When some of my gay friends talk about the struggles of living celibate lives, they are occasionally told by their more progressive friends that they should “just go get married.” I suspect that the speaker believes he is being compassionate, caring, and sympathetic. But he’s not. And neither are the churches who preach this simplistic message to gay Christians seeking to live celibate lives.
For a variety of reasons, many Christians (gay and straight) decide not to marry. Unfortunately, the unmarried life can be very isolating in our culture. Americans have a practice of treating marriage as the only (or at least the primary) means of intimacy and interdependency with significant and lasting obligations.
Unfortunately, this leads some churches to neglect their responsibilities to foster community among their members. The advice, “just go get married,” is often used (unintentionally) as a means of casting off what may be our responsibilities towards the well being of others. It’s a way of politely saying, “You wouldn’t be complaining to me if you had a spouse to complain to.”
We Christians should stop giving this advice to our single friends, and instead focus on loving them ourselves. If our friends are struggling in celibacy, we shouldn’t send them off to find a spouse. We should welcome them into our lives. And we should encourage them in the life they have chosen to live, rather than condescendingly implying that they’re naïve and burdensome.
Chris Damian recently graduated from the University of Notre Dame and is currently pursuing degrees in Law and Catholic Studies at the University of St. Thomas.
Few people near to me are progressive. However, I expect that if my conservative friends knew about my sexuality, they would tell me to get married [to a woman] [anyway] [after putting myself through discredited ex-gay therapy].
I appreciate the succinct and clear way that you’ve stated the need for the church to support those of us who are celibate. I doubt that you intended to exclude conservatives from this exhortation, and I hear the ex-gay agenda from nearby conservatives often enough that I think they could explicitly benefit from this encouragement as well.
Is it the celibate life that is lonely or the single life? If the former, I can see why you are urged to marry; friendship cannot substitute for romantic and sexual love. If the latter, how is being”welcomed into [others’] lives”working out? From the many laments I read on this blog, it seems that it often doesn’t work. Many of us don’t have enough time for our families, let alone “adopting” a celibate/single friend. This may be an unfortunate aspect of our culture, but it is unlikely to change anytime soon–because if we really wanted something different we would have changed it by now. How about communal living? Wouldn’t that help the loneliness of the celibate/single? Granted, this is a mobile society and one particular communard may move, but if there is a critical mass–7 to 10?–I would think a stable, family feeling would grow. Plus, as people age and settle into jobs there tends to be less movement than among persons in their 20’s and 30’s.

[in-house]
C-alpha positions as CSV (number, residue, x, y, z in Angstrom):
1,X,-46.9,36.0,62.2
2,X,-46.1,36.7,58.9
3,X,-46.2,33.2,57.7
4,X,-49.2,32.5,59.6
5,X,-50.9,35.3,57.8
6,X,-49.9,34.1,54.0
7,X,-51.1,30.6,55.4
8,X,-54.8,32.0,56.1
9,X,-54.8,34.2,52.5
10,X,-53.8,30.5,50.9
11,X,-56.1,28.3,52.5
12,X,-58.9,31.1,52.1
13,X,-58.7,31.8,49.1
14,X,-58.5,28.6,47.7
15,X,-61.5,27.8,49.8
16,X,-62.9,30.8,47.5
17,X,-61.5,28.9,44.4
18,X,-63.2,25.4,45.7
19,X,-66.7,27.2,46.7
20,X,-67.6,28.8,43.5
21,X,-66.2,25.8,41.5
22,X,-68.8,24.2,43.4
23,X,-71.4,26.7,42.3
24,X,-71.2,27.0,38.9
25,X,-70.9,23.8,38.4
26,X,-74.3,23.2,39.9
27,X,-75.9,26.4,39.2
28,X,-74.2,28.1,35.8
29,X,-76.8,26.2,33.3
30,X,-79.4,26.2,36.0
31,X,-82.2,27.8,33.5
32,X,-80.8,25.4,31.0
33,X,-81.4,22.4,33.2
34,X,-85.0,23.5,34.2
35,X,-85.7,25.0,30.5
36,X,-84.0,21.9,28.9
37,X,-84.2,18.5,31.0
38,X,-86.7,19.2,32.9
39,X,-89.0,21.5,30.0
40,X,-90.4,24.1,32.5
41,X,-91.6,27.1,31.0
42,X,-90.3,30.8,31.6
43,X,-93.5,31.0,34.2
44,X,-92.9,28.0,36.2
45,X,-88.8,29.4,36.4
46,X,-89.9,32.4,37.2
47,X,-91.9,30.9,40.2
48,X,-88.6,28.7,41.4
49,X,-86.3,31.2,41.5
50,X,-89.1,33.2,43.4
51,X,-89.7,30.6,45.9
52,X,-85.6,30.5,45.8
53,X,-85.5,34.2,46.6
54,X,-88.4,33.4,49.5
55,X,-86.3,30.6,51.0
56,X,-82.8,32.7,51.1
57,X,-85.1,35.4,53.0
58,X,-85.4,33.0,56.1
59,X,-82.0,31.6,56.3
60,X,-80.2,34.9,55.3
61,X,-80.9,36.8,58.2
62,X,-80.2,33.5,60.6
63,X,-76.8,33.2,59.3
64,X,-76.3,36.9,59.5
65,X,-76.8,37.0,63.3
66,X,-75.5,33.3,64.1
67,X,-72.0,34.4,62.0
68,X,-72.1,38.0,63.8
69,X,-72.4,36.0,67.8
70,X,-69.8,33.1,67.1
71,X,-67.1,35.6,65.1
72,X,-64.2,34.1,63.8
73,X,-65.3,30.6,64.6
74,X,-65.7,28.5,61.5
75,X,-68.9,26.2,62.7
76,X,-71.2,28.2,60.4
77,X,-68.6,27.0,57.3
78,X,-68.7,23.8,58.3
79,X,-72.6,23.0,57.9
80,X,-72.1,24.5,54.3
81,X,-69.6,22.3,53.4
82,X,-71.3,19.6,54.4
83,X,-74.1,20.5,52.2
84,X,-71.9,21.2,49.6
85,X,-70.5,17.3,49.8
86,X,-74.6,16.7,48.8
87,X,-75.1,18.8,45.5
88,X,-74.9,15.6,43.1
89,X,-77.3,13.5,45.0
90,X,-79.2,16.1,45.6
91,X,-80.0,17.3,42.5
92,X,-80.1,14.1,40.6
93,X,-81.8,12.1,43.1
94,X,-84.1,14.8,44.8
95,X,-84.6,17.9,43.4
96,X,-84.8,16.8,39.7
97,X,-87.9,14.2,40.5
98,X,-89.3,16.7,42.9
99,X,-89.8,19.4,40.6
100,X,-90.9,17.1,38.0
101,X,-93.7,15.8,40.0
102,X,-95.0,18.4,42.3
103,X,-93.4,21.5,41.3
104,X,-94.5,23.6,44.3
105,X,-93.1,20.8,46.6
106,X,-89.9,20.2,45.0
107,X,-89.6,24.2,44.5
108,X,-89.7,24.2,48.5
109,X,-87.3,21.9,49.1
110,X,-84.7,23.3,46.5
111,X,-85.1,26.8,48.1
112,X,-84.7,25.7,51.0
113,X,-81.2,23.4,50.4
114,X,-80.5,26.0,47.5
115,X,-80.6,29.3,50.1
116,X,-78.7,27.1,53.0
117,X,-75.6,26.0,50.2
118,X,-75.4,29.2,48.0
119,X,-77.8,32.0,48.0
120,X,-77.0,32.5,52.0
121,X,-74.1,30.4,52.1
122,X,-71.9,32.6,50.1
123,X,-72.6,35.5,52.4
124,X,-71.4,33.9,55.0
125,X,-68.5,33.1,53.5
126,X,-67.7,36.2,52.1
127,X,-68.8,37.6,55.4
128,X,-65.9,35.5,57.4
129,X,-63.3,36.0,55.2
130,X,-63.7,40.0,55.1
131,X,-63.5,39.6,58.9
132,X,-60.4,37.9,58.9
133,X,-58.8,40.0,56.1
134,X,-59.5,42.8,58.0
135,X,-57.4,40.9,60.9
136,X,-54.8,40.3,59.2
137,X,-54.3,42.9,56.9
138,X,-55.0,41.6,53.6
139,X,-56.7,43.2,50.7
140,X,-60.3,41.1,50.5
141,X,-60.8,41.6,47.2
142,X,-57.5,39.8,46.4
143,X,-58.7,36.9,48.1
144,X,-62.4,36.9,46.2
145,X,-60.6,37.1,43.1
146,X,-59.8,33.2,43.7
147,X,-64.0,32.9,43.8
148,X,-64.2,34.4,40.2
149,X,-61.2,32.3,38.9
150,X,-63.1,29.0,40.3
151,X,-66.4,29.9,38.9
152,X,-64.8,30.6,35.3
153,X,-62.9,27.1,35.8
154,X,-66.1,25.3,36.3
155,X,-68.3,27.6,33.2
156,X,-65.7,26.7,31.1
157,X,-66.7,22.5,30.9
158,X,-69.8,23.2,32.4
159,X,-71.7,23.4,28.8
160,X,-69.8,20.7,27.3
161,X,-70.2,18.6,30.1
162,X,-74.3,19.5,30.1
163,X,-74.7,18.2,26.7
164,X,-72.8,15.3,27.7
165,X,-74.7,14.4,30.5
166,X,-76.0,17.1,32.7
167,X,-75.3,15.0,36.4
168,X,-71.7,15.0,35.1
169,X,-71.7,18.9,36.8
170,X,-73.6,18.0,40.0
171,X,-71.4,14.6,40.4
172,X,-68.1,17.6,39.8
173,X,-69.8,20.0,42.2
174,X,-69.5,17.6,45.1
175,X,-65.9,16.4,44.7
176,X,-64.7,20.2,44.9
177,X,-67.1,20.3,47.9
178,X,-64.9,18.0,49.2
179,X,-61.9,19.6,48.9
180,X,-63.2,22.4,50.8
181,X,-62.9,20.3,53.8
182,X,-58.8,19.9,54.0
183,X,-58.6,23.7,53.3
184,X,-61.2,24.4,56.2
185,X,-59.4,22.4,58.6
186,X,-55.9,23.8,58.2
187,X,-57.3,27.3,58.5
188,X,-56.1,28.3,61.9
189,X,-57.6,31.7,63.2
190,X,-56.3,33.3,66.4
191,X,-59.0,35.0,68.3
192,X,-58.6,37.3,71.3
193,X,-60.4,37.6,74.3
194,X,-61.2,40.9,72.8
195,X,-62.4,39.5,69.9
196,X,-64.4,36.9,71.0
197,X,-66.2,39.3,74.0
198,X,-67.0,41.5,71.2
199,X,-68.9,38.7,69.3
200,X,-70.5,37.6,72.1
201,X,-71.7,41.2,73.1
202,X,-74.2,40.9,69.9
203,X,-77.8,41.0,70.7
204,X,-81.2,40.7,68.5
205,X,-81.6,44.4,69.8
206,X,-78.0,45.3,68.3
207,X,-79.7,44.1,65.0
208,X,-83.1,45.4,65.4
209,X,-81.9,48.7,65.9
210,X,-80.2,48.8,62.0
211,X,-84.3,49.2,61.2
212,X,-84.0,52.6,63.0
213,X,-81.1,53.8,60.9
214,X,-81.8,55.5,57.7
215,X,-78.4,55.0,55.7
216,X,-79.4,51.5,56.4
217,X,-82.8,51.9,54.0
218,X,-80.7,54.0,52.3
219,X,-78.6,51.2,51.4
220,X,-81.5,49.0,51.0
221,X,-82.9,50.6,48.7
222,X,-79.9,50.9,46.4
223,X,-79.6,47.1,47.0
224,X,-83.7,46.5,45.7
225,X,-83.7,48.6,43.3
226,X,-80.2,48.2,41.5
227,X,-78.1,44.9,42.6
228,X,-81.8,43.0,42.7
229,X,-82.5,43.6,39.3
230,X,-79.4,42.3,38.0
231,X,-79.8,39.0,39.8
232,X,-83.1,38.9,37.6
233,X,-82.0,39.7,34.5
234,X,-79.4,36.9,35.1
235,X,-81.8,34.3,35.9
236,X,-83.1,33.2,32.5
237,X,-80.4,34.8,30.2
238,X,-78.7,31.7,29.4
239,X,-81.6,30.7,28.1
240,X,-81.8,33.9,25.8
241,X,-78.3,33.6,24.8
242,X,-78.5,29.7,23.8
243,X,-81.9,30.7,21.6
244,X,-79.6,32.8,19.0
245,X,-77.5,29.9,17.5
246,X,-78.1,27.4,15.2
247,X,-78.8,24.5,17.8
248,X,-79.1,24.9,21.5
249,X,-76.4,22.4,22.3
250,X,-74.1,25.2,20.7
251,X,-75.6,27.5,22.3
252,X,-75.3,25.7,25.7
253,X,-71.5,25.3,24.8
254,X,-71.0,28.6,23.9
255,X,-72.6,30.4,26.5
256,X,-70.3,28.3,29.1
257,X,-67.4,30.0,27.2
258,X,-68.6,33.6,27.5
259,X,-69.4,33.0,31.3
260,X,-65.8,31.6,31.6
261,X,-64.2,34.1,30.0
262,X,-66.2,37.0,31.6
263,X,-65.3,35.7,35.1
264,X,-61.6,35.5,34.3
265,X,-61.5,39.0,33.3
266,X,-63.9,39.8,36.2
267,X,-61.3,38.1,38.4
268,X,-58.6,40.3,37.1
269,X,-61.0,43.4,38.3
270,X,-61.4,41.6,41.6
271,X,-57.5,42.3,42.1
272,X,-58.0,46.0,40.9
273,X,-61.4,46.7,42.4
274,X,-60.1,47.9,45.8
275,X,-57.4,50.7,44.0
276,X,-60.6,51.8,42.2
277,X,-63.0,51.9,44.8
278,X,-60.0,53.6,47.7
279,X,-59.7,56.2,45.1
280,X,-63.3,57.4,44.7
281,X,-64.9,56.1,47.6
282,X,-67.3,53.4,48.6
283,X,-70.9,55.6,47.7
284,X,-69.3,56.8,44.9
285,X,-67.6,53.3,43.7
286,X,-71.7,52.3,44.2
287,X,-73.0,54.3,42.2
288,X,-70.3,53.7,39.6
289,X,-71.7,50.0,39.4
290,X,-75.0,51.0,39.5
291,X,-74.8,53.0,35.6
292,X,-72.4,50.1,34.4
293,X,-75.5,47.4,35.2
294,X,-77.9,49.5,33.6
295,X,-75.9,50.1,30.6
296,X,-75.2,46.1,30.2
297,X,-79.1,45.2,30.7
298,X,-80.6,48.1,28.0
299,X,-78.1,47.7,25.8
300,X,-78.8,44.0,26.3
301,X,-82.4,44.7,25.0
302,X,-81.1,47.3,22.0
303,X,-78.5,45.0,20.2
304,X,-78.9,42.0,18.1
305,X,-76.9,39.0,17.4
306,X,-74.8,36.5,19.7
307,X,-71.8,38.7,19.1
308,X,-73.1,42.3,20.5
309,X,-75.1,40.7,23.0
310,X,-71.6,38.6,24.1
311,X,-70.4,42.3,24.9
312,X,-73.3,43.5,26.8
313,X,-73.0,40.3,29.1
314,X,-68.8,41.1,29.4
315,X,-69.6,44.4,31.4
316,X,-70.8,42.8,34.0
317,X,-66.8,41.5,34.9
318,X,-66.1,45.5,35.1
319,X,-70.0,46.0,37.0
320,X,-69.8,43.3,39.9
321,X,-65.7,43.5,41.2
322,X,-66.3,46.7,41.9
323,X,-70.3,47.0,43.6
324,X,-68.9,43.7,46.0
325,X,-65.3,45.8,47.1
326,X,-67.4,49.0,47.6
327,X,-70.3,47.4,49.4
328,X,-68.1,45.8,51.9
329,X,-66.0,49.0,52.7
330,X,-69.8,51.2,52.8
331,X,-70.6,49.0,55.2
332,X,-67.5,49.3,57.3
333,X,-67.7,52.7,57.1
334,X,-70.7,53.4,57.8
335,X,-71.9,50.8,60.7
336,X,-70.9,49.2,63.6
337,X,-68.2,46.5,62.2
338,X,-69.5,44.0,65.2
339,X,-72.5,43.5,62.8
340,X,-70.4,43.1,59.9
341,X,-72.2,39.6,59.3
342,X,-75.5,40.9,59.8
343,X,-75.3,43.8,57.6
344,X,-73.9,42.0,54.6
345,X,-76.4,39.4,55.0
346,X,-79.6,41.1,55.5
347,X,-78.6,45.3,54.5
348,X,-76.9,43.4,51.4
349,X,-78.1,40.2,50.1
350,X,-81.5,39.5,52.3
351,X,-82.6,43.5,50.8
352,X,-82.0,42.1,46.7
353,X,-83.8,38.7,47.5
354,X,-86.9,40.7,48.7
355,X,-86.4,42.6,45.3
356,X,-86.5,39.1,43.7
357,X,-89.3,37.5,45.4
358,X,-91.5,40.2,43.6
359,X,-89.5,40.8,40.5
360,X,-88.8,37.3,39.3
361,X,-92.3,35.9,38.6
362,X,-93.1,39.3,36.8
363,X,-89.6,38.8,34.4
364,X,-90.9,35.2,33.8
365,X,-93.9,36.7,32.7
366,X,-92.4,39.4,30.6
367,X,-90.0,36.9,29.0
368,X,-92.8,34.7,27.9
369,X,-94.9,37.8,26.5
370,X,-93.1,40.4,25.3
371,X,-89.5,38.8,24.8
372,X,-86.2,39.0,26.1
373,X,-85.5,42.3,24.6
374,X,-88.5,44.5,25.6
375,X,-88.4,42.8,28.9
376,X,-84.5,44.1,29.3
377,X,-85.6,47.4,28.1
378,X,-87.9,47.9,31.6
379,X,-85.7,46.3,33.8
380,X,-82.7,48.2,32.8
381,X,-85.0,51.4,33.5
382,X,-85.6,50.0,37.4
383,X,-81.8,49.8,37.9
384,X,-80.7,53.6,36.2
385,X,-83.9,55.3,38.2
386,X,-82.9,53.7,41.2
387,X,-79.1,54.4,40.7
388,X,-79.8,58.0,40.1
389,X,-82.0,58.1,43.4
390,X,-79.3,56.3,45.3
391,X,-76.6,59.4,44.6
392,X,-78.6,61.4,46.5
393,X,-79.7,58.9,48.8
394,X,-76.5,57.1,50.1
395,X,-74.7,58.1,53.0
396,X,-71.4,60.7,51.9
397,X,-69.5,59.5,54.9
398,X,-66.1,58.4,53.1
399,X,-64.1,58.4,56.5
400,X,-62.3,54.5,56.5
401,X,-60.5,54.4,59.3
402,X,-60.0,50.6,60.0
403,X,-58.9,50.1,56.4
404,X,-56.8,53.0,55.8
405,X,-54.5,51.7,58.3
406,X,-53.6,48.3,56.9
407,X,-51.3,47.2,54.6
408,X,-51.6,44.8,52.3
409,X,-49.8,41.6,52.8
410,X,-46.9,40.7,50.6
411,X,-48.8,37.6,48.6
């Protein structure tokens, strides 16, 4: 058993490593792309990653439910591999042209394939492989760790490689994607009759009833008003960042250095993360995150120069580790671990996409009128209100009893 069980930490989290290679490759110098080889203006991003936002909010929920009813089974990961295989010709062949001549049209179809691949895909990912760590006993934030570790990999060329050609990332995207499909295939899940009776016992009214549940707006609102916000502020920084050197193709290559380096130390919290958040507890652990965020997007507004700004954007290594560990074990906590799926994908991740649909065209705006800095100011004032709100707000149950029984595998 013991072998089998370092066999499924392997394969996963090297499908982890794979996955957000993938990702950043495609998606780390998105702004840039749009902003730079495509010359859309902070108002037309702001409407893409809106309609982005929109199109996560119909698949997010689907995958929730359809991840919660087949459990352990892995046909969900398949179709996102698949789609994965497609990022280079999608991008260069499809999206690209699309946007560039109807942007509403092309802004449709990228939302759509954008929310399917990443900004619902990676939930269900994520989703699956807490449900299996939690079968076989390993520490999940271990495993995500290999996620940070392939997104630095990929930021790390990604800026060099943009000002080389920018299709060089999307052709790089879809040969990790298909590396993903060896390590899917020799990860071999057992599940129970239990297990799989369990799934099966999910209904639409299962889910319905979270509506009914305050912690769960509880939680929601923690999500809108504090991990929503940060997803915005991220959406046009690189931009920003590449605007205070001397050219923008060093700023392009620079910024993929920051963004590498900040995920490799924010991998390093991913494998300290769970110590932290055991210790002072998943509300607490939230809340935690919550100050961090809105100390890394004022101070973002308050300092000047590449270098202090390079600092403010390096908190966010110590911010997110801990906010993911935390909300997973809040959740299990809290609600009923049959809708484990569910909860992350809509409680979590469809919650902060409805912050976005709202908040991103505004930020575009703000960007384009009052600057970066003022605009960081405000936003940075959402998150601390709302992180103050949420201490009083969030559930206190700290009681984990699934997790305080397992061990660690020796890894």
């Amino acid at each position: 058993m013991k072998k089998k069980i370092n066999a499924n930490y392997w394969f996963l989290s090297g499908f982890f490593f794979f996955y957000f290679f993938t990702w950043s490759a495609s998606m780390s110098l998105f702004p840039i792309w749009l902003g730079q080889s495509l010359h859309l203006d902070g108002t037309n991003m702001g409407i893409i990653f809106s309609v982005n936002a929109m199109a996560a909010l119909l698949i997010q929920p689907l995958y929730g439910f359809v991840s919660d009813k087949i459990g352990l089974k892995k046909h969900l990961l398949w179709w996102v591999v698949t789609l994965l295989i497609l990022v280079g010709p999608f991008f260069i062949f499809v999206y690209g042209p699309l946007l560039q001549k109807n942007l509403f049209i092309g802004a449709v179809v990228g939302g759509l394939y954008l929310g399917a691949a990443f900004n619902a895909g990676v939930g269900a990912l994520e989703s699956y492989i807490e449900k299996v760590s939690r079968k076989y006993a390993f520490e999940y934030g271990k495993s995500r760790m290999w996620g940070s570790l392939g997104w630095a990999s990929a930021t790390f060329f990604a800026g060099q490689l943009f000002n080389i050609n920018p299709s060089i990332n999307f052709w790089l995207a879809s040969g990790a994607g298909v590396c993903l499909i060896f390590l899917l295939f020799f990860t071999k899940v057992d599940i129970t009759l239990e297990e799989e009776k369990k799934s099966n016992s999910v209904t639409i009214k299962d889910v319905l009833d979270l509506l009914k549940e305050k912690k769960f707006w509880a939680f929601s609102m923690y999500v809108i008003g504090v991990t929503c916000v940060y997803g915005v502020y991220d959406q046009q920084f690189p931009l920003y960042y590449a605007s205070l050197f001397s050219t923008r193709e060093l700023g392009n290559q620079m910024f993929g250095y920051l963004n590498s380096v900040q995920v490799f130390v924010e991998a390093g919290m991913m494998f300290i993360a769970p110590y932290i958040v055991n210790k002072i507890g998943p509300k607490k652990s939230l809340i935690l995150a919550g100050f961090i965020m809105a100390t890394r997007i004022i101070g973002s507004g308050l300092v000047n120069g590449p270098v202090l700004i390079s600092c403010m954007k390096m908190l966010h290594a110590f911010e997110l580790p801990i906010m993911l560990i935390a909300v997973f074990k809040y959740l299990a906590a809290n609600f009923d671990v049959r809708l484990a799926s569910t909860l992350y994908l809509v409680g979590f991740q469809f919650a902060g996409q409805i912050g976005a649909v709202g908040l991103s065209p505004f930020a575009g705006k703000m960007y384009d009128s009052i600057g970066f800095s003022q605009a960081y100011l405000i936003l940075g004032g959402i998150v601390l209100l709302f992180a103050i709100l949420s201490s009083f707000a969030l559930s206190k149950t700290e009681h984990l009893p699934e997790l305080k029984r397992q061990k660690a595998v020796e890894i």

I have to point two things relating to your post:
First, marriage is not about romance (romantic love). It is not even about sexual love. If you set yourself up for that you will be hugely disappointed.
Second, I don’t think the contributors to SF are actually expecting or wanting to be “adopted” by a family. I don’t know where you get that idea from.
Communal living… That’s an interesting thought but I think they should answer by themselves.
“Adopted” was not a good term to use; it is actually kind of insensitive. I do apologize; I was on a hurry. Nevertheless I think my main point is true; if unmarried people wish to be part of a family (besides their families of origin) they may have to create a family form themselves. If they do not wish to marry someone of the same gender, the alternatives seem to be communal living–or a gay man marrying a lesbian would be another possibility, I guess. Also, some people on a commune could adopt the many children languishing in foster care, making it even more family like–and getting built in babysitters. Obviously, they, not I, can speak better to these suggestions. (Interestingly I am a divorced 63 year old heterosexual, living alone, but not lonely. Partly this is because I have a–now adult–son. But mostly it is because I live in an apartment on the hospital campus where I work. Like a convent, the army, boarding schools, it supplies the need for continuity and companionship that marriage does.
Ok, yes, one can have a marriage without romantic love. I work with immigrants who have had arranged marriages which seem to work out as well as our free lance kind. However, it is my understanding that a marriage can be annulled if it is not sexually consummated. So sex is in their someplace. In practical reality, especially in the early years, sexual love can bond a couple strengthening the union during tough times. As far as “setting myself up for disappointment” my inattention to the sexual side of marriage after the birth of my son was a contributing factor to its dissolution.
Pingback: Marriage Roundup | Spiritual Friendship
I just read the article you linked to (excellent job btw) and I was baffled by the comments people left. It’s as if they didn’t even read your article! I thought you presented it quite well.